Why the UN is in New York CIty, not suburban Connecticut, San Francisco, Philadelphia, or the Black Hills

I recently read Capital of the World: The Race to Host the United Nations by Charlene Mires. The story of how the United Nations ended up on the East River in New York City in the late 1940s is a pretty interesting tale and I will summarize who was in the running.

1. The Black Hills. From the beginning of the UN process involving multiple conferences and committees, the Black Hills tried to attract the United Nations. This was primarily through the efforts of one persistent booster. The argument was that the location represented a new frontier near the geographic center of the United States with plenty of room for a headquarters.

2. San Francisco. The city successfully hosted the 1945 UN San Francisco Conference and represented a world shift toward the Pacific. In the end, the city was eliminated from the running rather early on because delegates from Europe refused to travel that far.

3. Suburban Connecticut. After focusing on the American East Coast, suburban New York, particularly in Westchester County or near Greenwich, Connecticut was the primary option. UN members did not want to be located in New York City, partly because of a lack of connection with nature and partly because of an interest in building a whole new United Nations city. At one point, the UN had plans developed for several plots of land that would involve tens of square miles for this new city. However, NIMBY concerns from suburban residents put these plans to rest: suburbanites were worried the international organization would disturb their idyllic communities.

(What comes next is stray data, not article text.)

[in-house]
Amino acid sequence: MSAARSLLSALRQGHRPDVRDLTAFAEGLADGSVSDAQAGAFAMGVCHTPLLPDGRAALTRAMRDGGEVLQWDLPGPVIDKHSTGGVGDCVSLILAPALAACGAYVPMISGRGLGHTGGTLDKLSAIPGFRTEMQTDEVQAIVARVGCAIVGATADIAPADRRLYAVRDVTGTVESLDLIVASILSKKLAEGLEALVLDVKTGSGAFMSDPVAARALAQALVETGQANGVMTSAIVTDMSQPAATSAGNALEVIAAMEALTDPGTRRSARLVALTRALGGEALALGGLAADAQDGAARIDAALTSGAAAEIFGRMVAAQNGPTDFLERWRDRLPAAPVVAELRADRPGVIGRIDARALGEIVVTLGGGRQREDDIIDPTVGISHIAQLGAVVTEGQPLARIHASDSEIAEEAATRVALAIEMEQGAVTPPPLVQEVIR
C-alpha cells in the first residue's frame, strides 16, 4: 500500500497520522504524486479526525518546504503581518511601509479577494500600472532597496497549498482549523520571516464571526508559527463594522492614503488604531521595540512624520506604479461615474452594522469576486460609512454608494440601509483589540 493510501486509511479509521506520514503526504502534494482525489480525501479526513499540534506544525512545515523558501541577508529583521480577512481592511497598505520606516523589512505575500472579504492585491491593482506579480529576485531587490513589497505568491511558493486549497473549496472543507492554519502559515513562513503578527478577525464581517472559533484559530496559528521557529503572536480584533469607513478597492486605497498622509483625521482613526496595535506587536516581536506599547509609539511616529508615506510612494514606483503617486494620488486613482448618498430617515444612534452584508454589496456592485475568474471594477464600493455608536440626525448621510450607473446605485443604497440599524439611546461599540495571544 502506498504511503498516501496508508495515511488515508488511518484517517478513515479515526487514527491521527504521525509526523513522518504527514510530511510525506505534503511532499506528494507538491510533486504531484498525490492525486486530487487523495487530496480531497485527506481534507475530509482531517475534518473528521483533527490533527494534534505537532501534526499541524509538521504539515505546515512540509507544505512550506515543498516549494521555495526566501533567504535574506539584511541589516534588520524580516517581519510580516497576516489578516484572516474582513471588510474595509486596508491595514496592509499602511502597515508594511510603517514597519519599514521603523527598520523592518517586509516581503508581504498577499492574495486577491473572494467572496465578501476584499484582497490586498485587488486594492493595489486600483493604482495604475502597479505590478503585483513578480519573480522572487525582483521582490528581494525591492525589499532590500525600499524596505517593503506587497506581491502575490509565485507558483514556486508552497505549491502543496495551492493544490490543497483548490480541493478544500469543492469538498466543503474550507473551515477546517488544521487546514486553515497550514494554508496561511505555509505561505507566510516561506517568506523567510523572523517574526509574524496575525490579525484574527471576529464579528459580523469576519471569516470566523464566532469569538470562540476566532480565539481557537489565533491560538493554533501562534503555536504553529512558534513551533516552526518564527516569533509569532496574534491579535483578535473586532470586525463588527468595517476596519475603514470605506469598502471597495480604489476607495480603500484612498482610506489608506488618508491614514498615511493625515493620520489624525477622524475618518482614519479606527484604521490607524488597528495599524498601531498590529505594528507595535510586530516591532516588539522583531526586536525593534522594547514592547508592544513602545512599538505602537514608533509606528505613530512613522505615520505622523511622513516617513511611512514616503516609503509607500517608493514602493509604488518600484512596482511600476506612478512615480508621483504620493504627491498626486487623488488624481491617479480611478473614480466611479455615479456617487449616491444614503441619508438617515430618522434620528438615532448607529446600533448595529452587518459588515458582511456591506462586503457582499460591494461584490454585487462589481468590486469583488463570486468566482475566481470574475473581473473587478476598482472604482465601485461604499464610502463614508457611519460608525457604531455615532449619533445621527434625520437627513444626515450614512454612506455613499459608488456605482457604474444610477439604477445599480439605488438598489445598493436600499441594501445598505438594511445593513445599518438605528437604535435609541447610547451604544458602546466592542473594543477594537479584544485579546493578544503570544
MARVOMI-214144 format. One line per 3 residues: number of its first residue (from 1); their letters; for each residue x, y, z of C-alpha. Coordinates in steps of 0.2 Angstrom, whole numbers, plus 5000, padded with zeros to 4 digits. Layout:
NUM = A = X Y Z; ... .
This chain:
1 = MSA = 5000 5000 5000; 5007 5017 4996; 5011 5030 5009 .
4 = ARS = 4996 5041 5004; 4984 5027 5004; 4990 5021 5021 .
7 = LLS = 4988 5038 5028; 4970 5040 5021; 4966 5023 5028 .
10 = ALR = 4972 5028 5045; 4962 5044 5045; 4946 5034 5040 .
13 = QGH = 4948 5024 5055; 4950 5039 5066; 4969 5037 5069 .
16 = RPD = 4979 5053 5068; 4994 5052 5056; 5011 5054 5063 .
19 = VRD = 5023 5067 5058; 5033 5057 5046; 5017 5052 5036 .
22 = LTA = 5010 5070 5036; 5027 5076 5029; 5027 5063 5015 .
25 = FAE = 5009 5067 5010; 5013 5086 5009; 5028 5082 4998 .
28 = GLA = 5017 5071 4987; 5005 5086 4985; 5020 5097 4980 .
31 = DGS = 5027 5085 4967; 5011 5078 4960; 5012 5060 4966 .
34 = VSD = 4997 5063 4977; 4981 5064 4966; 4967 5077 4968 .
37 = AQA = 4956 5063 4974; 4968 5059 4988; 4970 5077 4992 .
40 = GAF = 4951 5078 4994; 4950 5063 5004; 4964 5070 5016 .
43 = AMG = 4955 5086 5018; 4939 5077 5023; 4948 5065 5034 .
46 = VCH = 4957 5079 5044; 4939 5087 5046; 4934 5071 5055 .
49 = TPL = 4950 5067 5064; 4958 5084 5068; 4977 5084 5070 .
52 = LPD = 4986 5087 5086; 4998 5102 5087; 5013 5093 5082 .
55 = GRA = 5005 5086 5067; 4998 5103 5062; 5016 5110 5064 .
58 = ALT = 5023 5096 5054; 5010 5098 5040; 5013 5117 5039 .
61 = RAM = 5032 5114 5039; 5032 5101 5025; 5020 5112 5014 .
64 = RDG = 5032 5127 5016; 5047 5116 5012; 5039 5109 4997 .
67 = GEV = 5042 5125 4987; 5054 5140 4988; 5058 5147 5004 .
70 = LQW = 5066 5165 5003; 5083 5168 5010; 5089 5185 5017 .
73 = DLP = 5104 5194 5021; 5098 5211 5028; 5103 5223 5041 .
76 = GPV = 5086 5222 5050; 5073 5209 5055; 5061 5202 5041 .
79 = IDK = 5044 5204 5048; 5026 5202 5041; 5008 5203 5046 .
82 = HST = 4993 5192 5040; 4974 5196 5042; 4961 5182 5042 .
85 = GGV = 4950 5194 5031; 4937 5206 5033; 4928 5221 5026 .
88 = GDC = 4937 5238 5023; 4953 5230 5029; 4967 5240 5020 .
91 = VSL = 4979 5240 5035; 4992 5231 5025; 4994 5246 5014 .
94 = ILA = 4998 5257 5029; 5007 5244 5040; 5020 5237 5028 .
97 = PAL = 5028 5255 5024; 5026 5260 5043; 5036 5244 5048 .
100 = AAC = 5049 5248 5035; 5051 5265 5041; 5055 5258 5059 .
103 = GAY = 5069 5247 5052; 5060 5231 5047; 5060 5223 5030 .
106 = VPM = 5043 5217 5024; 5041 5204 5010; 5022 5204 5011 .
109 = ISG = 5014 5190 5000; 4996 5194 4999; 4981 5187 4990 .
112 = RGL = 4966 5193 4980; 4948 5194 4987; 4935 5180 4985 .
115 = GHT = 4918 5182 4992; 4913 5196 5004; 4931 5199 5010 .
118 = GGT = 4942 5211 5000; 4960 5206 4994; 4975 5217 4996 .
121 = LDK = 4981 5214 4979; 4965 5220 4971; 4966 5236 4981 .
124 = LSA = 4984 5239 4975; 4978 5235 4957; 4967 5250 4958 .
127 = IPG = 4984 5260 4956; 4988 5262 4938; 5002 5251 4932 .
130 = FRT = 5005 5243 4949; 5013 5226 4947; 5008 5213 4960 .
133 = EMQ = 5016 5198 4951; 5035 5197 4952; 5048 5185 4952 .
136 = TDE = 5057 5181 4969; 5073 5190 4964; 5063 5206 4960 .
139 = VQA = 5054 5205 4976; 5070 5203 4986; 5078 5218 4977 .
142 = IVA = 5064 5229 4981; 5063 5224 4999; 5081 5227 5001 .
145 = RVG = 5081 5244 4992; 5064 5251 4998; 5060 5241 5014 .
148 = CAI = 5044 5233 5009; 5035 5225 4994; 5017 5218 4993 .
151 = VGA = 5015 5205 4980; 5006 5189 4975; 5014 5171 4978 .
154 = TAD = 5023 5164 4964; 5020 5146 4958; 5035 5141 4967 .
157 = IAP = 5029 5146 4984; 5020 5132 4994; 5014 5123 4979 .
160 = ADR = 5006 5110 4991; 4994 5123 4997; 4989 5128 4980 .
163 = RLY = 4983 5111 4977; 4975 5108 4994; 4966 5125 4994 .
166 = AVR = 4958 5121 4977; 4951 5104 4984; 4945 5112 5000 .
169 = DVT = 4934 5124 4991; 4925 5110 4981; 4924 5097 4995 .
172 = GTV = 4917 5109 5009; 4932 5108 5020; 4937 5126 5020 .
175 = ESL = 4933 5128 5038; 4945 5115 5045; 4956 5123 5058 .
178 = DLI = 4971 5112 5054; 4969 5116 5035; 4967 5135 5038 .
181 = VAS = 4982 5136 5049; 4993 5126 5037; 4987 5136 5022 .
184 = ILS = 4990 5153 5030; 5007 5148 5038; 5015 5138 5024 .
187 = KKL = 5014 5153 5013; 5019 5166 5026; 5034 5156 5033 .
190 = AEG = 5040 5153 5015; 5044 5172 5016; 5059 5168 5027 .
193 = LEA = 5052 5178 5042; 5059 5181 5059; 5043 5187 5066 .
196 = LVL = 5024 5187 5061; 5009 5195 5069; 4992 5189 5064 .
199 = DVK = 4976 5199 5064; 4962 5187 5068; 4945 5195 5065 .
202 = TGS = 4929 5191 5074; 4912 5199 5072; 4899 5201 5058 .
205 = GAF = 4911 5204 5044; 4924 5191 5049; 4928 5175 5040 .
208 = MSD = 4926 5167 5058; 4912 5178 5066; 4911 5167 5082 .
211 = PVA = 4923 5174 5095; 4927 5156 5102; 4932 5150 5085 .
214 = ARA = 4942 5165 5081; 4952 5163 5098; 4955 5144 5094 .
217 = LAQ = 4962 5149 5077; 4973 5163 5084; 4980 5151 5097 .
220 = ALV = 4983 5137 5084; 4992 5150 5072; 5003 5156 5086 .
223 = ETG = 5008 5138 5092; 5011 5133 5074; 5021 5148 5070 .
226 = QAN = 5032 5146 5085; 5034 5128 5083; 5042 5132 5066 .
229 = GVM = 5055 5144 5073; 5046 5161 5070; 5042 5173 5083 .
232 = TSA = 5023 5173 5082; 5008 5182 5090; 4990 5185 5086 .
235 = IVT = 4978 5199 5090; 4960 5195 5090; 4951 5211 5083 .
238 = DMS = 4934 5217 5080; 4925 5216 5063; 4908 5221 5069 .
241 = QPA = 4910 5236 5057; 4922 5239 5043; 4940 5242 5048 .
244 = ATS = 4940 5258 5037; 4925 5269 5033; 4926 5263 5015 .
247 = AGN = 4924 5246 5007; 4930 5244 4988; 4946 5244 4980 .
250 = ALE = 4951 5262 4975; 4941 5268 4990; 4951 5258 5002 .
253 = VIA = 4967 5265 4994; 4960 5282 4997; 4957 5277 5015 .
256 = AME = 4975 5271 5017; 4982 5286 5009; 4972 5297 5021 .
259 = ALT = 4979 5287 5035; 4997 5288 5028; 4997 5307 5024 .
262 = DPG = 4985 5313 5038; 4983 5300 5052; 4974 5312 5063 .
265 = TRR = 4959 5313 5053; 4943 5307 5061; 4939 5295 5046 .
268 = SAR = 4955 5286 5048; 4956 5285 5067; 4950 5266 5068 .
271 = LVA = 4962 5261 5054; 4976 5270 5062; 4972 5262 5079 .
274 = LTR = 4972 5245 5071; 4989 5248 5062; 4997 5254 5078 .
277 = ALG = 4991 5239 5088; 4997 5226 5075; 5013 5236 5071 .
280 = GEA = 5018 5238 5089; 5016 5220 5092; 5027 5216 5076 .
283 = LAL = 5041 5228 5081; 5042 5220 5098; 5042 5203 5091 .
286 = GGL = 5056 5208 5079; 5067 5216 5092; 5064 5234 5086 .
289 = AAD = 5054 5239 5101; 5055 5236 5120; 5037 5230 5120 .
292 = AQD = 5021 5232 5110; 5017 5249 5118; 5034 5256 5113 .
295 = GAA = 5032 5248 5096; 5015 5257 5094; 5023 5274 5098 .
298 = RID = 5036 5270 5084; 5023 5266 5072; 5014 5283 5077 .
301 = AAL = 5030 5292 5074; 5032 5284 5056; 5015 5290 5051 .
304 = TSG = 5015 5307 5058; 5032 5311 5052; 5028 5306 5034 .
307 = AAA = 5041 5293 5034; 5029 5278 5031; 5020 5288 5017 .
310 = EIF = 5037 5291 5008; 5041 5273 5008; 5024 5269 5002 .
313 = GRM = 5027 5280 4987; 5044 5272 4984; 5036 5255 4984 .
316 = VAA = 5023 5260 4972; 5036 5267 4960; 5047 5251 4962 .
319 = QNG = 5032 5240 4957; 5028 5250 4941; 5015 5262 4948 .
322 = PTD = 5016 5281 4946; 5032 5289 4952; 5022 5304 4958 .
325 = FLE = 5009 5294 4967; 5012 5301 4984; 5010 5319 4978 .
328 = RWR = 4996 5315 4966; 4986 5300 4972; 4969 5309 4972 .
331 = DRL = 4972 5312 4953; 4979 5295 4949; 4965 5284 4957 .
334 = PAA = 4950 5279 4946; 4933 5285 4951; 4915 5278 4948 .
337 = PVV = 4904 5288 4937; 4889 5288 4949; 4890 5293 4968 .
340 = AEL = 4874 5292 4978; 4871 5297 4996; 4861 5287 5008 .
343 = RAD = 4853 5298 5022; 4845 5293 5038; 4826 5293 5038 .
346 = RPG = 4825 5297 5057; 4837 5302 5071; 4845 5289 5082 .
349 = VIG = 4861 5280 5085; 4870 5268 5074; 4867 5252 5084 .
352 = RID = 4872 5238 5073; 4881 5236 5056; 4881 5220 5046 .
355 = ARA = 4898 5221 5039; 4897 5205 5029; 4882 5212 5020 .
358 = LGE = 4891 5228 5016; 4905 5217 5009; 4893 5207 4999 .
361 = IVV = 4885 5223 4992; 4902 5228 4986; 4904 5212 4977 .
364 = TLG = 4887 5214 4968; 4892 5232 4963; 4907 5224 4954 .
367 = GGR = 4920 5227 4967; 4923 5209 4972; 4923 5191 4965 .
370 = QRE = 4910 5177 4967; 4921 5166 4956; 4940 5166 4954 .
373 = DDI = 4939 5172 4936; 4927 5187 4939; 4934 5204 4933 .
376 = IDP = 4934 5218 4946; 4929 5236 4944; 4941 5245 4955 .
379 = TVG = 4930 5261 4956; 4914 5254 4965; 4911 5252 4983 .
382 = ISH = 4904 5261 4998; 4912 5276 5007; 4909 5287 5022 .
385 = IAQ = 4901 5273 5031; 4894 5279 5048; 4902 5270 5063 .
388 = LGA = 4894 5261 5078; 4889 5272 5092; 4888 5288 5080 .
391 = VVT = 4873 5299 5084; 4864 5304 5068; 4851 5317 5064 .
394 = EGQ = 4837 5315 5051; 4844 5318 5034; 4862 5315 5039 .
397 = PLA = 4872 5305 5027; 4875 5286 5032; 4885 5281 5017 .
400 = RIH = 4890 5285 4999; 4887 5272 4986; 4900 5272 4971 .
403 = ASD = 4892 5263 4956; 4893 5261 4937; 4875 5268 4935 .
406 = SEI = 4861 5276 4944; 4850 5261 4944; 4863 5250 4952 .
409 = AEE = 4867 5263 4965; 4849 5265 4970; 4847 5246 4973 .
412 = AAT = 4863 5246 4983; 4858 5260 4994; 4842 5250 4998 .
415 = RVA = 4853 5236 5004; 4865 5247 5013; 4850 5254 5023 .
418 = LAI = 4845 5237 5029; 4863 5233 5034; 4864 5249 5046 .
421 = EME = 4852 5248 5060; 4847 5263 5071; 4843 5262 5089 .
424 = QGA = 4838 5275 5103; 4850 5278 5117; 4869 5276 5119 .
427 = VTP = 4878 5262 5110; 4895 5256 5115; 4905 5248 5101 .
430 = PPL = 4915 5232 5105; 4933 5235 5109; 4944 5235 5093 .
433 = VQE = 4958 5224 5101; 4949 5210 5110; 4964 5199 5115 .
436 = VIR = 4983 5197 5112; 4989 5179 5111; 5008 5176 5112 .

4. With the New York suburbs essentially taking themselves out of the running, Philadelphia emerged as a viable option. The city made their pitch as the birthplace of modern liberty. The UN was concerned about corruption in the city. As they wondered if Philadelphia would be possible…

5. New York emerged as the winner after the Rockefeller family put together a deal for land to be offered to the UN on the East River (the current site). While New York wouldn’t allow a large city within a city development, there was enough land for a large building and delegates could take advantage of Manhattan’s amenities. As the UN was deciding on its permanent home, they had been temporarily located on Long Island but the facilities were located near eyesores and the commute was too much for many participants.

To me, the most interesting part of the story was the competition and fervor of boosters from around the United States. Dozens of communities lobbied the United Nations – though some had many more resources than others and only few had realistic chances from the beginning. They envisioned the United Nations providing status as well as economic opportunities.

If New York City suburbanites hadn’t lobbied against the headquarters, we might today know a UN city located 20-50 miles outside of Manhattan. But, of course, it seems natural today that the UN is located in the #1 global city.